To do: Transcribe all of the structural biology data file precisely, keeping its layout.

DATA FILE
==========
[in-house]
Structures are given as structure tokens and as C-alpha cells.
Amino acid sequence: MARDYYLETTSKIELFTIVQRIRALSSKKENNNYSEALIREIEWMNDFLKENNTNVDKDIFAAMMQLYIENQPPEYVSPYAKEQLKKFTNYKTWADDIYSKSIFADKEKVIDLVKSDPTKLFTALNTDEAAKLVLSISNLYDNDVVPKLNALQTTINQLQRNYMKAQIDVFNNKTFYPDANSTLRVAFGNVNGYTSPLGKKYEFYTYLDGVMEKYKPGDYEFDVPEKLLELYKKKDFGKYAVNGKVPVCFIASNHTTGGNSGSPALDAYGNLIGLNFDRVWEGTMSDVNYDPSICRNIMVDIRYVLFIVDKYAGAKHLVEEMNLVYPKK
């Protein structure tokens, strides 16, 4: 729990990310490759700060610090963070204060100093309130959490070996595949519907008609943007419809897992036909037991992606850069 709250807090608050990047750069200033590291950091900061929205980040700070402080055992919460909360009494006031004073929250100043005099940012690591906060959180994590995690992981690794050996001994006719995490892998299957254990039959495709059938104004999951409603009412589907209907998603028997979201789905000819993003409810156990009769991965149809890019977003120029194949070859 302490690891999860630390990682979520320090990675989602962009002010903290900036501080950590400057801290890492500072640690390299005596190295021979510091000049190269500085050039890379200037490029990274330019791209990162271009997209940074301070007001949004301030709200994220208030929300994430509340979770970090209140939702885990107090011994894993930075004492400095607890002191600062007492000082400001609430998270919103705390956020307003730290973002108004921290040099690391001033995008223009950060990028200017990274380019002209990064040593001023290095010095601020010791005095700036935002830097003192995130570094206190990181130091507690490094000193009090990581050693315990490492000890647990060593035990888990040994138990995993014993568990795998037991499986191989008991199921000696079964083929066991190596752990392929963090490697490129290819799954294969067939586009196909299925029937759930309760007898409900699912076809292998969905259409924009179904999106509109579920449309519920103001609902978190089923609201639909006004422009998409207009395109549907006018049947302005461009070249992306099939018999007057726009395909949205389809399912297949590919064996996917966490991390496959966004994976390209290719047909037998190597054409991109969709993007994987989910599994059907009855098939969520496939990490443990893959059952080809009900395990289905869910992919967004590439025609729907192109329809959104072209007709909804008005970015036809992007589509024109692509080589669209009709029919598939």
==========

[in-house]
Structures are given as structure tokens and as C-alpha cells.
Amino acid sequence: MARDYYLETTSKIELFTIVQRIRALSSKKENNNYSEALIREIEWMNDFLKENNTNVDKDIFAAMMQLYIENQPPEYVSPYAKEQLKKFTNYKTWADDIYSKSIFADKEKVIDLVKSDPTKLFTALNTDEAAKLVLSISNLYDNDVVPKLNALQTTINQLQRNYMKAQIDVFNNKTFYPDANSTLRVAFGNVNGYTSPLGKKYEFYTYLDGVMEKYKPGDYEFDVPEKLLELYKKKDFGKYAVNGKVPVCFIASNHTTGGNSGSPALDAYGNLIGLNFDRVWEGTMSDVNYDPSICRNIMVDIRYVLFIVDKYAGAKHLVEEMNLVYPKK
């Protein structure tokens, strides 16, 4: 729990990310490759700060610090963070204060100093309130959490070996595949519907008609943007419809897992036909037991992606850069 709250807090608050990047750069200033590291950091900061929205980040700070402080055992919460909360009494006031004073929250100043005099940012690591906060959180994590995690992981690794050996001994006719995490892998299957254990039959495709059938104004999951409603009412589907209907998603028997979201789905000819993003409810156990009769991965149809890019977003120029194949070859 302490690891999860630390990682979520320090990675989602962009002010903290900036501080950590400057801290890492500072640690390299005596190295021979510091000049190269500085050039890379200037490029990274330019791209990162271009997209940074301070007001949004301030709200994220208030929300994430509340979770970090209140939702885990107090011994894993930075004492400095607890002191600062007492000082400001609430998270919103705390956020307003730290973002108004921290040099690391001033995008223009950060990028200017990274380019002209990064040593001023290095010095601020010791005095700036935002830097003192995130570094206190990181130091507690490094000193009090990581050693315990490492000890647990060593035990888990040994138990995993014993568990795998037991499986191989008991199921000696079964083929066991190596752990392929963090490697490129290819799954294969067939586009196909299925029937759930309760007898409900699912076809292998969905259409924009179904999106509109579920449309519920103001609902978190089923609201639909006004422009998409207009395109549907006018049947302005461009070249992306099939018999007057726009395909949205389809399912297949590919064996996917966490991390496959966004994976390209290719047909037998190597054409991109969709993007994987989910599994059907009855098939969520496939990490443990893959059952080809009900395990289905869910992919967004590439025609729907192109329809959104072209007709909804008005970015036809992007589509024109692509080589669209009709029919598939």